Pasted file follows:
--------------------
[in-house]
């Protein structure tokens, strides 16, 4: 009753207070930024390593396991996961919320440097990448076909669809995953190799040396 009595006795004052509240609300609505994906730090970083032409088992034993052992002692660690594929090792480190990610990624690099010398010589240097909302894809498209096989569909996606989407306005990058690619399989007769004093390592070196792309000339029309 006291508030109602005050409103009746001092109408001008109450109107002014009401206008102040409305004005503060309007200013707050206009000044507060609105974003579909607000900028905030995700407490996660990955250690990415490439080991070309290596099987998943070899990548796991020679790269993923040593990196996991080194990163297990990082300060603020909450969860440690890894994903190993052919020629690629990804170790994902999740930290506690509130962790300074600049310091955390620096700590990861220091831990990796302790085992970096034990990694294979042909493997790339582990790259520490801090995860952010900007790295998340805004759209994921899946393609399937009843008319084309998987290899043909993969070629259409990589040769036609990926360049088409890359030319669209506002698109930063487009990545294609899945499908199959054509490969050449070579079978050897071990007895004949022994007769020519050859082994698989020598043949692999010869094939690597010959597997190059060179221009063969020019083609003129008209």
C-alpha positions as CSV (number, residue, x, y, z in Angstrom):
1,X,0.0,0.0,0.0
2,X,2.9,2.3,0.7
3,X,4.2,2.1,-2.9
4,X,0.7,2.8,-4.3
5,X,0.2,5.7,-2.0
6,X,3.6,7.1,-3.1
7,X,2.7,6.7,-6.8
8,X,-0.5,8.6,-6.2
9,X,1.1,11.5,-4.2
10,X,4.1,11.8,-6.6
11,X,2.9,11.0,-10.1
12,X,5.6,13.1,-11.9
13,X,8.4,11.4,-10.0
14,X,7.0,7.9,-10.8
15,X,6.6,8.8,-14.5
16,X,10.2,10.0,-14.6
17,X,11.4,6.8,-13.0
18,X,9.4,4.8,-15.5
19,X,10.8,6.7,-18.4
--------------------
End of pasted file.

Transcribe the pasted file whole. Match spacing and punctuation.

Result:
[in-house]
């Protein structure tokens, strides 16, 4: 009753207070930024390593396991996961919320440097990448076909669809995953190799040396 009595006795004052509240609300609505994906730090970083032409088992034993052992002692660690594929090792480190990610990624690099010398010589240097909302894809498209096989569909996606989407306005990058690619399989007769004093390592070196792309000339029309 006291508030109602005050409103009746001092109408001008109450109107002014009401206008102040409305004005503060309007200013707050206009000044507060609105974003579909607000900028905030995700407490996660990955250690990415490439080991070309290596099987998943070899990548796991020679790269993923040593990196996991080194990163297990990082300060603020909450969860440690890894994903190993052919020629690629990804170790994902999740930290506690509130962790300074600049310091955390620096700590990861220091831990990796302790085992970096034990990694294979042909493997790339582990790259520490801090995860952010900007790295998340805004759209994921899946393609399937009843008319084309998987290899043909993969070629259409990589040769036609990926360049088409890359030319669209506002698109930063487009990545294609899945499908199959054509490969050449070579079978050897071990007895004949022994007769020519050859082994698989020598043949692999010869094939690597010959597997190059060179221009063969020019083609003129008209």
C-alpha positions as CSV (number, residue, x, y, z in Angstrom):
1,X,0.0,0.0,0.0
2,X,2.9,2.3,0.7
3,X,4.2,2.1,-2.9
4,X,0.7,2.8,-4.3
5,X,0.2,5.7,-2.0
6,X,3.6,7.1,-3.1
7,X,2.7,6.7,-6.8
8,X,-0.5,8.6,-6.2
9,X,1.1,11.5,-4.2
10,X,4.1,11.8,-6.6
11,X,2.9,11.0,-10.1
12,X,5.6,13.1,-11.9
13,X,8.4,11.4,-10.0
14,X,7.0,7.9,-10.8
15,X,6.6,8.8,-14.5
16,X,10.2,10.0,-14.6
17,X,11.4,6.8,-13.0
18,X,9.4,4.8,-15.5
19,X,10.8,6.7,-18.4